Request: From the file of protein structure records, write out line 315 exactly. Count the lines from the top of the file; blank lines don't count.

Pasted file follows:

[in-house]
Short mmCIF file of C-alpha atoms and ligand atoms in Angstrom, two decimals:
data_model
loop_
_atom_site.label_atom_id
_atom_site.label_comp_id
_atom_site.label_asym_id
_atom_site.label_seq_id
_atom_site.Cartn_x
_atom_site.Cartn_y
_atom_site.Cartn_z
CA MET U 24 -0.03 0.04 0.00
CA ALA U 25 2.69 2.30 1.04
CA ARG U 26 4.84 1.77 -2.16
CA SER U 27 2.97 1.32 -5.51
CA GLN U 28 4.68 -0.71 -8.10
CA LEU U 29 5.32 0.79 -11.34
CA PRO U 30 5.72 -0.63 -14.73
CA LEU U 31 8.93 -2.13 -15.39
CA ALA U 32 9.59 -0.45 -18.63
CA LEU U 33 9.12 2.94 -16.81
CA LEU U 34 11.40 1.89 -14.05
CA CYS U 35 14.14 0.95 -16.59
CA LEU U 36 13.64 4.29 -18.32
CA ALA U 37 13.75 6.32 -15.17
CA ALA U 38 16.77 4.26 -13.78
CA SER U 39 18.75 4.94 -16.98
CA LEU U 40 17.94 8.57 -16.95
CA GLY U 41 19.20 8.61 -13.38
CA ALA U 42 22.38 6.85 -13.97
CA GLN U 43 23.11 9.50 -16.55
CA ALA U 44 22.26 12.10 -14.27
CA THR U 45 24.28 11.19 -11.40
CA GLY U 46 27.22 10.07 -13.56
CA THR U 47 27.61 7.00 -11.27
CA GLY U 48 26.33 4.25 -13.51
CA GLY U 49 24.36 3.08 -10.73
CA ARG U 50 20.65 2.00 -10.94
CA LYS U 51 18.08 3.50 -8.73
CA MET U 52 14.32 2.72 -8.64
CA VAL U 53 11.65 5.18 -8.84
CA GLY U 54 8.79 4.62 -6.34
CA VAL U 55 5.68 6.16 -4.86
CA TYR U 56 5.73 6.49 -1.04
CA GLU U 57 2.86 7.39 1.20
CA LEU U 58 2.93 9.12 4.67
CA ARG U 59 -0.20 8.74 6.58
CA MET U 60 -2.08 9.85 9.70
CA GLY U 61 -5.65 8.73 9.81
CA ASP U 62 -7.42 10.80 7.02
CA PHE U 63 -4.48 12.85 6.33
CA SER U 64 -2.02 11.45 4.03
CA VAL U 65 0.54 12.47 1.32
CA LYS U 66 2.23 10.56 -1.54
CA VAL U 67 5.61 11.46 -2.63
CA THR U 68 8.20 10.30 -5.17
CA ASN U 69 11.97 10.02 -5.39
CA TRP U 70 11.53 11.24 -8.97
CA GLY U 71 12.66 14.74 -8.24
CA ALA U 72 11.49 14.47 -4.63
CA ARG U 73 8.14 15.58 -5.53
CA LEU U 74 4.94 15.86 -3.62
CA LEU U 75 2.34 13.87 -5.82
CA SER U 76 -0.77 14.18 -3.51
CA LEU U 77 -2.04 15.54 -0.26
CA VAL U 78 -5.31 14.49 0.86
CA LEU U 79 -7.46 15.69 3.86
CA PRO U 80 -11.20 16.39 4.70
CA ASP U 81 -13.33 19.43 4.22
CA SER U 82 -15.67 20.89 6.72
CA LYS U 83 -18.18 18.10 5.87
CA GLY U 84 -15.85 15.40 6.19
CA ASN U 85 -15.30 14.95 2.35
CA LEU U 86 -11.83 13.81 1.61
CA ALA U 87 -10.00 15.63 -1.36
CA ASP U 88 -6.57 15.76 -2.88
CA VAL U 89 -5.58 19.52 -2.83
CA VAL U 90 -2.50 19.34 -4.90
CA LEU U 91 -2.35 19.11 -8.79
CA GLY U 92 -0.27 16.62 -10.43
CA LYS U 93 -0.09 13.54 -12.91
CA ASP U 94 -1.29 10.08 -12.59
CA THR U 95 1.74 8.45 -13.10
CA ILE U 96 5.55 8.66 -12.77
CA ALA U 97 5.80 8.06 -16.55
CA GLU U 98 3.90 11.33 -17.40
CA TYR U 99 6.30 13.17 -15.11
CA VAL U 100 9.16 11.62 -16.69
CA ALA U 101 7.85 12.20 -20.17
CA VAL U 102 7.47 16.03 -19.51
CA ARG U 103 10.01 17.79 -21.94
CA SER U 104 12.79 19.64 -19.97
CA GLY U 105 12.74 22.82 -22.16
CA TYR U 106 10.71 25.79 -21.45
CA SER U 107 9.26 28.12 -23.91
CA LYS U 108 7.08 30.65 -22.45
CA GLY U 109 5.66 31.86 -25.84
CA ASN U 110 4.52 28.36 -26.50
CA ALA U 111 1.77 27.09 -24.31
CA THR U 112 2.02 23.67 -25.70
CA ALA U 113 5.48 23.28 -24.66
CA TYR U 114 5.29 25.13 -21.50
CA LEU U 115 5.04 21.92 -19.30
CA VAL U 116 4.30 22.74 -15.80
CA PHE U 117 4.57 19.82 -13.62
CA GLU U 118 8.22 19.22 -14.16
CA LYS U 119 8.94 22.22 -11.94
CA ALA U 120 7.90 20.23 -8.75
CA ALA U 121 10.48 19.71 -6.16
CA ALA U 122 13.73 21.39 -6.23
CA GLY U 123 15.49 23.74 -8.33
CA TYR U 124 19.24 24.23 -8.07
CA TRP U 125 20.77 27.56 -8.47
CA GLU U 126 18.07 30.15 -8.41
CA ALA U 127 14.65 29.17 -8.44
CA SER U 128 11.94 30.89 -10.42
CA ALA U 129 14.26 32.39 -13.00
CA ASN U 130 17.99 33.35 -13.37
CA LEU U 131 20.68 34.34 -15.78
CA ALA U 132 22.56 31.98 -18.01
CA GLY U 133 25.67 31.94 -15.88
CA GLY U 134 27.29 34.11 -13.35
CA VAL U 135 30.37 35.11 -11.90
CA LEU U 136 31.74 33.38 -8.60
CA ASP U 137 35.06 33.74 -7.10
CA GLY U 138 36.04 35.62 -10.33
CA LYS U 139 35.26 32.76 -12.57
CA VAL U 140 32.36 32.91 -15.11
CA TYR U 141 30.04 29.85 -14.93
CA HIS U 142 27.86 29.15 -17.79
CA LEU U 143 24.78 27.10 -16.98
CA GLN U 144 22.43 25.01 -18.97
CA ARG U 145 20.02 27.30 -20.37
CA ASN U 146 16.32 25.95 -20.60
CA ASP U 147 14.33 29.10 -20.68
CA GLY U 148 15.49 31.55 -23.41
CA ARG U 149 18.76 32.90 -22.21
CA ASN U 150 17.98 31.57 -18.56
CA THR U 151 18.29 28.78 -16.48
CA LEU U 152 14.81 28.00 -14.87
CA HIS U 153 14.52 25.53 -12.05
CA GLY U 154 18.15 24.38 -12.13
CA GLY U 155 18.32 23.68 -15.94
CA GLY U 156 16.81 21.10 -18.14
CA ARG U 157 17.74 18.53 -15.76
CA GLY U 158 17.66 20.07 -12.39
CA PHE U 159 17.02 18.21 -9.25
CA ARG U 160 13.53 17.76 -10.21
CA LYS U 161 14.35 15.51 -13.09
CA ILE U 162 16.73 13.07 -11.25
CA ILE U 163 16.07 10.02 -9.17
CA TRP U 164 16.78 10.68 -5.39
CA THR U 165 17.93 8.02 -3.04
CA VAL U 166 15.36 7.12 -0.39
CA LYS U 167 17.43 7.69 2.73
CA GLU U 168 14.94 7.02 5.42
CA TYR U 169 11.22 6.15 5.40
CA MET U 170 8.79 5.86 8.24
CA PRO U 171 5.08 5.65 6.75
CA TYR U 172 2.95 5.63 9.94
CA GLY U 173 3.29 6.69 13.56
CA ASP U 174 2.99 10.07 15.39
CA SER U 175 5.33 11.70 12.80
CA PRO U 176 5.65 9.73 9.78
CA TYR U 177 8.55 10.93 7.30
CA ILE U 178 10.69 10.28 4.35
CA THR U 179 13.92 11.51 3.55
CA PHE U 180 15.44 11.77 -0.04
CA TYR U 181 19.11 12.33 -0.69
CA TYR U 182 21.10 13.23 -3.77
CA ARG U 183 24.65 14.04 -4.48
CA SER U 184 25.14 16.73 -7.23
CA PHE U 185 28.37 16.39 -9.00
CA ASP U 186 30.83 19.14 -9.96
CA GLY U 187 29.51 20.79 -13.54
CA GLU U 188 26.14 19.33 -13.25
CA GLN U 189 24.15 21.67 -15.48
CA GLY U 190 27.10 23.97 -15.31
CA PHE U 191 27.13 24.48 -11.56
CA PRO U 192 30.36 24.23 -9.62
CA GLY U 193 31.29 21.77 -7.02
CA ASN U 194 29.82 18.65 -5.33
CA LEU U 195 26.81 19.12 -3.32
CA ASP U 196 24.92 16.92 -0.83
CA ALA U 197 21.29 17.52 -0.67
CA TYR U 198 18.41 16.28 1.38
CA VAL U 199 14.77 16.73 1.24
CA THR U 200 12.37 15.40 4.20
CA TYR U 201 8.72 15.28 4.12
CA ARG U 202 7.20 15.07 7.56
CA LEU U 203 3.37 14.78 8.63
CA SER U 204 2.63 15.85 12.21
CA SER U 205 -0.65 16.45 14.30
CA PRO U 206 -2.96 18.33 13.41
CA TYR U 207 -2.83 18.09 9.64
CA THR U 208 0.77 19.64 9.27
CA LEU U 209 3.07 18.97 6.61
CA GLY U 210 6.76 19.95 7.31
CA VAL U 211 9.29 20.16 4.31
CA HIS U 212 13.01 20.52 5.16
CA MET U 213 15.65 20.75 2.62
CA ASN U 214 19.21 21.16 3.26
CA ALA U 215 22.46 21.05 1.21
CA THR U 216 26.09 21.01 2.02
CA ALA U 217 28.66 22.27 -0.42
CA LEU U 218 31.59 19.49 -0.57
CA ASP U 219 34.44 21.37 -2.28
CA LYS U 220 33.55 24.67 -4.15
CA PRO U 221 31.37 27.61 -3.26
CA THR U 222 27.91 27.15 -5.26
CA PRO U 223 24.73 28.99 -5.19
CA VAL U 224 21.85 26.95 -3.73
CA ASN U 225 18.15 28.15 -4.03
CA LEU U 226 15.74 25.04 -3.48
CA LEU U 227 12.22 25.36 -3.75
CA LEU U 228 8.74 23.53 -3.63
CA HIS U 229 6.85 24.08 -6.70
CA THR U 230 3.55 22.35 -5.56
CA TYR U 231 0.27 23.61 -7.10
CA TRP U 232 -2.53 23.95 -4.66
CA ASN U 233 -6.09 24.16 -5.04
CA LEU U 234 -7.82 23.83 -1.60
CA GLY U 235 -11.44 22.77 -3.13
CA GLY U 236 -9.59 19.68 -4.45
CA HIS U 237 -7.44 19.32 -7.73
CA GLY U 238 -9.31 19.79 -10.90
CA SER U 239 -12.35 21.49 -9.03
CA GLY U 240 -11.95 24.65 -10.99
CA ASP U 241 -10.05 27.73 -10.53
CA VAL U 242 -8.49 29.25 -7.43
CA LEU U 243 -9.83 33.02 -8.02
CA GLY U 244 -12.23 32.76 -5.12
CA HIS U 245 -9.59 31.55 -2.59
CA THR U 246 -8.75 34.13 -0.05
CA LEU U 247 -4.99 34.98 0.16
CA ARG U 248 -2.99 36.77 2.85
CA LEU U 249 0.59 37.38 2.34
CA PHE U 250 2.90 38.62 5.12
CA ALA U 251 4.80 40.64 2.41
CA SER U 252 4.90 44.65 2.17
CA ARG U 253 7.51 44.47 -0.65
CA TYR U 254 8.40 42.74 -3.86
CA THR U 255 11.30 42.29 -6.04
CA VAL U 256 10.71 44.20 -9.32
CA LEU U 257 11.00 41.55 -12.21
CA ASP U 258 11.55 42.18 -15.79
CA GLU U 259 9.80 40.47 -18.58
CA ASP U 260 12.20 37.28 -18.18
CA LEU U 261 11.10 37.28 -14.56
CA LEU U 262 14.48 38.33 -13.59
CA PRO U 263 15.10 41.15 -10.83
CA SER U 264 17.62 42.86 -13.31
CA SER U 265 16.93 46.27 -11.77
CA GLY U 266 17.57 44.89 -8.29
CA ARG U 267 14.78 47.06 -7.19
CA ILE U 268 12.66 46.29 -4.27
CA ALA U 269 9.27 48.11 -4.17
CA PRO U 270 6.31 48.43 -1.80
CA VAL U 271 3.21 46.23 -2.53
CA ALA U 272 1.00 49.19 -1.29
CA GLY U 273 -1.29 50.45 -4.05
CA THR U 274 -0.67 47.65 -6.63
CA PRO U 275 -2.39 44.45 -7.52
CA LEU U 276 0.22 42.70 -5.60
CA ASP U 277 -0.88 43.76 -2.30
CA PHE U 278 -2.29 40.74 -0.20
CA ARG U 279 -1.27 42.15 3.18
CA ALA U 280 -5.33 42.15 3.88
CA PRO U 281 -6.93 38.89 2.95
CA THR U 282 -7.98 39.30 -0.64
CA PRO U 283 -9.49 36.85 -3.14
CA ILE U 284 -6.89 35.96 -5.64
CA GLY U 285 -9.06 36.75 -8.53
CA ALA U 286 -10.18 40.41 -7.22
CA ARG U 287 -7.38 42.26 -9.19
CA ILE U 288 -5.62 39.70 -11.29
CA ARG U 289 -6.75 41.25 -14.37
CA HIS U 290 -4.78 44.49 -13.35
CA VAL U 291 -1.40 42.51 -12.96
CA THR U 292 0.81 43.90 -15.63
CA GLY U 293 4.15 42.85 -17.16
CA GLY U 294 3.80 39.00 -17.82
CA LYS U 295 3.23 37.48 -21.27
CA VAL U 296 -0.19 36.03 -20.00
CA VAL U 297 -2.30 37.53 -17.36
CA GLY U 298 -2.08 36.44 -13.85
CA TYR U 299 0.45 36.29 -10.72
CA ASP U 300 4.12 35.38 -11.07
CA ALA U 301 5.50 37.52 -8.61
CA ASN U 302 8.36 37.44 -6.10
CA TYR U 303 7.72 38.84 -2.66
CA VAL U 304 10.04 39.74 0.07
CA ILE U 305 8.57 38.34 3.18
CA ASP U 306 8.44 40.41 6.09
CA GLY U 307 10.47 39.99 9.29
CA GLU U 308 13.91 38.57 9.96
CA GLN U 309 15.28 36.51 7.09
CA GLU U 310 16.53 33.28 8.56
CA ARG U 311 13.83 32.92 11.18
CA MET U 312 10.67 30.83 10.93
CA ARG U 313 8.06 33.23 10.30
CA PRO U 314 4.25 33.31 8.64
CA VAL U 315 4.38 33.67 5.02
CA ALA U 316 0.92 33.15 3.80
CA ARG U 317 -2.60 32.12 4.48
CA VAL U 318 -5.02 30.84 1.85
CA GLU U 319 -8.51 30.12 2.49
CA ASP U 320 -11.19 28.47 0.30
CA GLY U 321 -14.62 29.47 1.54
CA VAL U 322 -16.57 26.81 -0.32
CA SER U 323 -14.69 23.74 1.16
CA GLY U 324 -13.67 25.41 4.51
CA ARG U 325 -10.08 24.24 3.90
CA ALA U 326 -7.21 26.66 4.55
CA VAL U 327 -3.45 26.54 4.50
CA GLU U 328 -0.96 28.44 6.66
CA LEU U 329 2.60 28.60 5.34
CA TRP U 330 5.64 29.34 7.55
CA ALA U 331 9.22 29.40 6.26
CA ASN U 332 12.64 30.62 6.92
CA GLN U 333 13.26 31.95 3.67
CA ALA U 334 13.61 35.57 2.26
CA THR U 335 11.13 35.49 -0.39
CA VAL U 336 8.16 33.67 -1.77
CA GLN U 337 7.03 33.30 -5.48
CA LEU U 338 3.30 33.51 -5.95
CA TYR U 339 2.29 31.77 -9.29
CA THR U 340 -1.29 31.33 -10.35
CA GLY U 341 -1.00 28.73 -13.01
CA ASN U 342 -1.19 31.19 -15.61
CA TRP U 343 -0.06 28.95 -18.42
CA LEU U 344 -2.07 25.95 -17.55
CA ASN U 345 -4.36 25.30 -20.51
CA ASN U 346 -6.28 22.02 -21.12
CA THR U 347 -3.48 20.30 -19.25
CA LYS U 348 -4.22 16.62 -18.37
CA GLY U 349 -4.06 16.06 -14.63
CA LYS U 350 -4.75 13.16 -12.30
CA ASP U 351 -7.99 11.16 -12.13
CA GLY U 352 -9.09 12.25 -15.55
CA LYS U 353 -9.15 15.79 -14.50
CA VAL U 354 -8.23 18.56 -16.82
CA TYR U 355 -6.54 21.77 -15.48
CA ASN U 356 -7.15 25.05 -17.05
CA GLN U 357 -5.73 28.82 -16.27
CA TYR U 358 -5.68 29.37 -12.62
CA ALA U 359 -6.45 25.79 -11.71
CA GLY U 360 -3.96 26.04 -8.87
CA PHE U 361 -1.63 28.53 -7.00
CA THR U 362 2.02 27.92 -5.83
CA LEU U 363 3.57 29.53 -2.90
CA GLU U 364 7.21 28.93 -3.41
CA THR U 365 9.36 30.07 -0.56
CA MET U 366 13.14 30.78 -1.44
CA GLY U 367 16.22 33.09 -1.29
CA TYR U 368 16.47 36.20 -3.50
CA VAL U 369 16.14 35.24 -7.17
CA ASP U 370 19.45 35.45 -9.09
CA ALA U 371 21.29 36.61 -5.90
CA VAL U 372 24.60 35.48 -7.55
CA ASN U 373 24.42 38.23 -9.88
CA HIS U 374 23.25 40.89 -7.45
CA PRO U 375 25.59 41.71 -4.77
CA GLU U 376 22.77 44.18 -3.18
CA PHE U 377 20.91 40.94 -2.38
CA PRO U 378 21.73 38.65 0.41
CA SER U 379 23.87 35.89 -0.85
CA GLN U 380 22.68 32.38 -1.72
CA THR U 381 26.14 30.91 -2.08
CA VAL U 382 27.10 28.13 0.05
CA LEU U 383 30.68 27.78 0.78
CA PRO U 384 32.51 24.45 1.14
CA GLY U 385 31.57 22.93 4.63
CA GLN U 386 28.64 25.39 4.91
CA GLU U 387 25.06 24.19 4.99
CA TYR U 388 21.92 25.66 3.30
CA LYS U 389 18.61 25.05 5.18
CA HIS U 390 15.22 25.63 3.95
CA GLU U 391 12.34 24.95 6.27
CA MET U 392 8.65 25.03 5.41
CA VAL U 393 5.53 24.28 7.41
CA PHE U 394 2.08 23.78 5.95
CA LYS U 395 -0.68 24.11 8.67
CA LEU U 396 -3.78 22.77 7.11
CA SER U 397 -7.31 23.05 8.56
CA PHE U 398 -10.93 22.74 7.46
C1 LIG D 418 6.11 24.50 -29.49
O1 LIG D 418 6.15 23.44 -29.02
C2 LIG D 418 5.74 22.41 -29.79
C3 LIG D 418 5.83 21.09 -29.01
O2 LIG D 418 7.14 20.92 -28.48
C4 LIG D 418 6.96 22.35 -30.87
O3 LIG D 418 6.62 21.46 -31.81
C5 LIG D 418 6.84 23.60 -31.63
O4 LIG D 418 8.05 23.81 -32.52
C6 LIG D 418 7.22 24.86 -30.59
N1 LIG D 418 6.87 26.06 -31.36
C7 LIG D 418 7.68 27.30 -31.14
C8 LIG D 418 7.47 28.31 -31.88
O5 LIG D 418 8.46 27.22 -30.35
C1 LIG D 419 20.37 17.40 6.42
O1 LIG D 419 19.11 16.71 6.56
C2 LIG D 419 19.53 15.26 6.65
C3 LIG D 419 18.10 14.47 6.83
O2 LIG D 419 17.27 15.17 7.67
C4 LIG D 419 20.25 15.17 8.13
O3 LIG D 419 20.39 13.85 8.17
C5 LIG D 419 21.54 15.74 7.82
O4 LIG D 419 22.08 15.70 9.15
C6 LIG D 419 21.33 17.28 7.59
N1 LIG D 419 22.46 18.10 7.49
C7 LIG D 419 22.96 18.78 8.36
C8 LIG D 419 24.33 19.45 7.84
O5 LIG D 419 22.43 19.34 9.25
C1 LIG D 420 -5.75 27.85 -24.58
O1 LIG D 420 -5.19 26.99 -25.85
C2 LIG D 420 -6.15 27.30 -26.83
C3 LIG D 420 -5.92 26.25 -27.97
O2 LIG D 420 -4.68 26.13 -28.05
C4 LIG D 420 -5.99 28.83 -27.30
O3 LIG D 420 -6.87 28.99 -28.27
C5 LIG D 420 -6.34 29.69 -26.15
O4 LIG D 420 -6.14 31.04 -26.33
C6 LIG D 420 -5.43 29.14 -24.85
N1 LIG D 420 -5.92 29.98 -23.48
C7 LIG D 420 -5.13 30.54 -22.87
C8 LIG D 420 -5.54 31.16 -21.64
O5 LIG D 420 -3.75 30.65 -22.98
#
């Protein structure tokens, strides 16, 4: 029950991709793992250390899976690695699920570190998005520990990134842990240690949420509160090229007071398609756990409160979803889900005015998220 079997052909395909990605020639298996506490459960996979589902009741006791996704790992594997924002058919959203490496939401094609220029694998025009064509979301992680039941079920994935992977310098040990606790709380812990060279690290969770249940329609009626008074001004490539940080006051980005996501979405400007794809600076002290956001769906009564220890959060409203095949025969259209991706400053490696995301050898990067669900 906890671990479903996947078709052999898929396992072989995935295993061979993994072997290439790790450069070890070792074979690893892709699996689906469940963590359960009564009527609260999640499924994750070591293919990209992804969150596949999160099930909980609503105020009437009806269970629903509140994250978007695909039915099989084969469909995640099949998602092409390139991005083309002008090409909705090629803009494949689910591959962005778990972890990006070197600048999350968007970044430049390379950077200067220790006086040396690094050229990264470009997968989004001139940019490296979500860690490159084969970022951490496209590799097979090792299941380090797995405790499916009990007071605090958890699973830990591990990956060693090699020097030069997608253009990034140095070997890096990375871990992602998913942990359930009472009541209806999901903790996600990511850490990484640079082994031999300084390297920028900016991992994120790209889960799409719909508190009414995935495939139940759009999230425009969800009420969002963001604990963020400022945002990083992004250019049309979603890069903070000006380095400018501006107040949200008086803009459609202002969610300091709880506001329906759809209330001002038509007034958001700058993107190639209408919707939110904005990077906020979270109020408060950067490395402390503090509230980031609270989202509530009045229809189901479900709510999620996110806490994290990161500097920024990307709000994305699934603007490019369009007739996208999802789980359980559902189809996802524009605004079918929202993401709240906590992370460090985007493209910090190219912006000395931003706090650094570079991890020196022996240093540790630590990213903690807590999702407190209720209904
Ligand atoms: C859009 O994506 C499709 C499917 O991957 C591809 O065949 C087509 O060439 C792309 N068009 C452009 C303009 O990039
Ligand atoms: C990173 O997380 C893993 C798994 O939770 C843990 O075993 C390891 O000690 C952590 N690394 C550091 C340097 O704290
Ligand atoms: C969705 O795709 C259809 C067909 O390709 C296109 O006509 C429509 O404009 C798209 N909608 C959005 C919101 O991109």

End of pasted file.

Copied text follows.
CA VAL U 327 -3.45 26.54 4.50